Team Camaro Tech banner

1 - 8 of 8 Posts

·
Registered
Joined
·
636 Posts
Discussion Starter #1
Why cant Ford do things like Chevy... one way to adjust valves for hydraulic and one way for solid.. Not this if it has this type of rocker do this and if it has this type of stud tighten all the way till you cant tighten any more.. frigin nightmare.. Anyways I figured its easier to post a UTUBE video to show what my problem is so PLEASE VIEW IT and post back what you think?? ANY HELP AS USUAL IS GREATLY APPRECIATED!... Thanks in advance!!




P.S. The video is dark but I try to explain the problem I am having.. Also, DAMN I got such a Boston accent...
 

·
Premium Member
Joined
·
3,403 Posts
Mark are the nuts easy to turn? it sounds like they tighten down to a collar on the stud,
what is the thread size, I don't remember when Furd went to the non adjustable rockers
I know it was kind of early. Good luck
John, With Ky accent
 

·
Super Moderator
Joined
·
32,359 Posts
Fords have locknuts, just like Chevrolet's. You adjusted correctly, just the nuts have lost the locking ability, they are done, fatigued, useful life has been used.

Valve covers may not be tall enough for polylocks, but a good choice.
Another idea is to get a standard hex nut and use it as a lock nut as in double nutting the OE nut.

A shadetree/emergency fix on the locknut is to set it on its side, one of the hex sides, on an anvil and hit the nut with a 2 lb. maul. Locking feature comes back.
 

·
Registered
Joined
·
636 Posts
Discussion Starter #5
Thanks guys I appreciate it... Only thing is.. when I read that page out of the book, it states that ALL 302 motors produced after mid 68 are non adjustable valves using different size pushrods... My motor is a 71 302 from a Torino but when I line the pushrods up they are all the same size? Like I said just a bit confusing..

Mark
 

·
Registered
Joined
·
1,635 Posts
Thanks guys I appreciate it... Only thing is.. when I read that page out of the book, it states that ALL 302 motors produced after mid 68 are non adjustable valves using different size pushrods... My motor is a 71 302 from a Torino but when I line the pushrods up they are all the same size? Like I said just a bit confusing..

Mark
You are right. They adjust by tightening the nut down to , I think, 30 ft/lbs of torque. It is a positive stop, no adjustment. If you have rockers ticking, you need to change pushrods. The pushrods in the engine actually should all be the same length. Loosen a couple enough to let the plunger return to the top. Then slowly tighten the nut until you just feel the lifter start to collapse, zero lash. Then turn the nut down to the stop. Less than 1/2 turn and you will need the next size longer pushrods. You need the whole set, 16, to do it right. As a side note, I also own a 1964 1/2 Mustang that I have a 302, Dan Williams Toploader in with the original engine stored away.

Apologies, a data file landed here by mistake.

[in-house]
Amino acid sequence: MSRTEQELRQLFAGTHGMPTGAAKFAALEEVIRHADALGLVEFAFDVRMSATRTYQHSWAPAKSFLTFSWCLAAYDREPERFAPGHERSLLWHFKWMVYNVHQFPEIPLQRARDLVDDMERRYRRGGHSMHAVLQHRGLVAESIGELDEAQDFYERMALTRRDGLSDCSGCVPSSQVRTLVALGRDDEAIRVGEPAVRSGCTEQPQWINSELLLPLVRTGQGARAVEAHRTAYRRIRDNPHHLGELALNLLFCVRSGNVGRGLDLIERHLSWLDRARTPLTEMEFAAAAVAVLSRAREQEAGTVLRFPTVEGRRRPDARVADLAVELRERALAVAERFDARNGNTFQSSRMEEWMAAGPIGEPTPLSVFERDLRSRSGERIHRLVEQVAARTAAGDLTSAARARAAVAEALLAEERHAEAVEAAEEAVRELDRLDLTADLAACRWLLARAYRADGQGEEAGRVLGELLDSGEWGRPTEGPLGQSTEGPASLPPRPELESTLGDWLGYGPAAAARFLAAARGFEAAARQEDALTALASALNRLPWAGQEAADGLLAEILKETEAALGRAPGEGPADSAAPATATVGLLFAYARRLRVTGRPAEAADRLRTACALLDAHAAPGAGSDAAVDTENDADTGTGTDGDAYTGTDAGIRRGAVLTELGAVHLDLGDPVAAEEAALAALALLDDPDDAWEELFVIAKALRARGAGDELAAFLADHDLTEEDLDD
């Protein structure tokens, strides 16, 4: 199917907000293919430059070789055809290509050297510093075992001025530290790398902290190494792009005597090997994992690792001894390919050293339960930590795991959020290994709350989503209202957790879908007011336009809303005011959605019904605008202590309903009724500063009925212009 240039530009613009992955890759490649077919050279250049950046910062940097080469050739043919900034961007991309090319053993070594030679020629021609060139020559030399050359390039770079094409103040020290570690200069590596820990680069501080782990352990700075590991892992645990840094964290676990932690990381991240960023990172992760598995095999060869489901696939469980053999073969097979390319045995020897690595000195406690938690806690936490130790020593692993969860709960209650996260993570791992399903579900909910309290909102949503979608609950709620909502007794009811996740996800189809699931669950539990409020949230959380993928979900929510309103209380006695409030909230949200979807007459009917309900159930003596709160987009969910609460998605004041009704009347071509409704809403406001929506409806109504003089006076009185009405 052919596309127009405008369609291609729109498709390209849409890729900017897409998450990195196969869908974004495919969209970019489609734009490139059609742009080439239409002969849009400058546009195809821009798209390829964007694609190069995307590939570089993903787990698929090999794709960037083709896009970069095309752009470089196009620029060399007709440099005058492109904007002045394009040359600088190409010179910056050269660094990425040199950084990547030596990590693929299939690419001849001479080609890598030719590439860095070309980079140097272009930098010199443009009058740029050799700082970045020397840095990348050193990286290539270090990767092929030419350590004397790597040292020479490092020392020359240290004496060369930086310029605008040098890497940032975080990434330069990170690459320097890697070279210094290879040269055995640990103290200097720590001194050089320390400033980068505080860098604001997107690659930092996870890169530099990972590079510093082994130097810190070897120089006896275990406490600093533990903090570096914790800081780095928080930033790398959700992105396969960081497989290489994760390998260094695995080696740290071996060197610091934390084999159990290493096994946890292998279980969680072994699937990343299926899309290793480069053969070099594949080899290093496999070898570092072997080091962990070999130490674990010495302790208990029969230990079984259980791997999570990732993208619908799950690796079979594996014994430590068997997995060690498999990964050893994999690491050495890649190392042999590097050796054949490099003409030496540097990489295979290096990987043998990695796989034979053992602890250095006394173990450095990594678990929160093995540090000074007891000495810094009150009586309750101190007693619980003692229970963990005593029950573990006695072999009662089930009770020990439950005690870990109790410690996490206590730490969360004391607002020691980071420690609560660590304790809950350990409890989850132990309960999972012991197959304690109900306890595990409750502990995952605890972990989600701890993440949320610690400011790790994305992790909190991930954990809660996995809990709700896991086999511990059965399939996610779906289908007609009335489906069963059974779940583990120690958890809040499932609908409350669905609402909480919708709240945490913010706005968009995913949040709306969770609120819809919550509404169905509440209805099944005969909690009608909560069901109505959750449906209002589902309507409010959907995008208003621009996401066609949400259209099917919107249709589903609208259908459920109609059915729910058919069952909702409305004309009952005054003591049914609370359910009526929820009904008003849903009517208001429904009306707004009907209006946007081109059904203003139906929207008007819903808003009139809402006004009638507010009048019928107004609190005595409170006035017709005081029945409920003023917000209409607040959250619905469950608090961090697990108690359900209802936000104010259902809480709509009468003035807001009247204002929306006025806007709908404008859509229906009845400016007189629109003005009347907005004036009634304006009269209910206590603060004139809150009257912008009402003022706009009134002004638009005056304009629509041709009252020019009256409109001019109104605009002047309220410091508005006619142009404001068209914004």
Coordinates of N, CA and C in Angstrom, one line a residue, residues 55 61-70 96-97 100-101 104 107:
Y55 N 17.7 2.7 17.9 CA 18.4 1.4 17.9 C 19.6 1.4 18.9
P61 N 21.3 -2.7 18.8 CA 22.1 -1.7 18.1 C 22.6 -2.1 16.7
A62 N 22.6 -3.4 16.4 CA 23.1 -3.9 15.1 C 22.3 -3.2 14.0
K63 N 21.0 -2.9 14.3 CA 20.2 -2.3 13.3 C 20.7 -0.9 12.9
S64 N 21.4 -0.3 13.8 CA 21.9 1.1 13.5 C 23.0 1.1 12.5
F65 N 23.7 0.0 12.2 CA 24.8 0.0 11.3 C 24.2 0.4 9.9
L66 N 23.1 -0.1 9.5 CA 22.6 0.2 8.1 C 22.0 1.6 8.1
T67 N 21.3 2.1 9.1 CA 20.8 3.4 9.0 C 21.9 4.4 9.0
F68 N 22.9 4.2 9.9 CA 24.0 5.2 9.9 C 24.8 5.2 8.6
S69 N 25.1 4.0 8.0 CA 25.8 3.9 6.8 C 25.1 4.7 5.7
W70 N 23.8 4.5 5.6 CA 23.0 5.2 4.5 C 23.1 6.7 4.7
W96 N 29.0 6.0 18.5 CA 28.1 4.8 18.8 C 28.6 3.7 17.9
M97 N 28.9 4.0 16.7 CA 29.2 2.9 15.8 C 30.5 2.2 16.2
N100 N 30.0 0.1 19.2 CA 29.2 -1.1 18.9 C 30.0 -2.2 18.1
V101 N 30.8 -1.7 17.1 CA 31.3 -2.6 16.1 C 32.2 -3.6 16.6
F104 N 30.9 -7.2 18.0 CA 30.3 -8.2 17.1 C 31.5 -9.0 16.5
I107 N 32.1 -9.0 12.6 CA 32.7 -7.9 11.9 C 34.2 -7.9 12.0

·
Registered
Joined
·
183 Posts
Thiose systems are called "set distance" types, they use a bottleneck stud and special champhered nut, and, they torque down to 20 ft/lbs torque after they hit bottom. Now, Ford has different length push rods, in .060 differences over the median length, to "set the distance" if the median push rod doesn't work correctly. The only way to check if the valve train is good, is to completely collapse the rocker arm into the lifter, and read the distance between the valve stem pad on the rocker, to the stem end. If I remember doing my Ford stuff right, the distance should be .210 +/- .030. To change the valve adjustment, change the length of the push rod.

Some people just tell you to double nut the studs, but that makes for a weaker valve train at the bottleneck on the stud. Poly-Loks are worse, as they will not stay locked down unless the top of the stud is ground flat, and not left with the concave divot in them.

Of course, if the block and/or heads have been decked/cut, and/or a different thickness head gasket has been used, the whole valve train setup procedure must be gone over again, and the correct push rod selected, for EVERY VALVE. If this isn't done, or not done correctly, the lifter will not have its plunger centered in the body, can hold a valve open, or have too much clearance.

As I said, people that do not understand the bottleneck stud systems, and recommend just using a jamb nut, left up the stud from the bottleneck, are just asking for stud breakage at the neck down point of the stud.

That's just the way Ford decided to do it, not a particularly good way to go about getting the valve train/rocker arm geometry correct.

Regards,

Milton
 
1 - 8 of 8 Posts
Top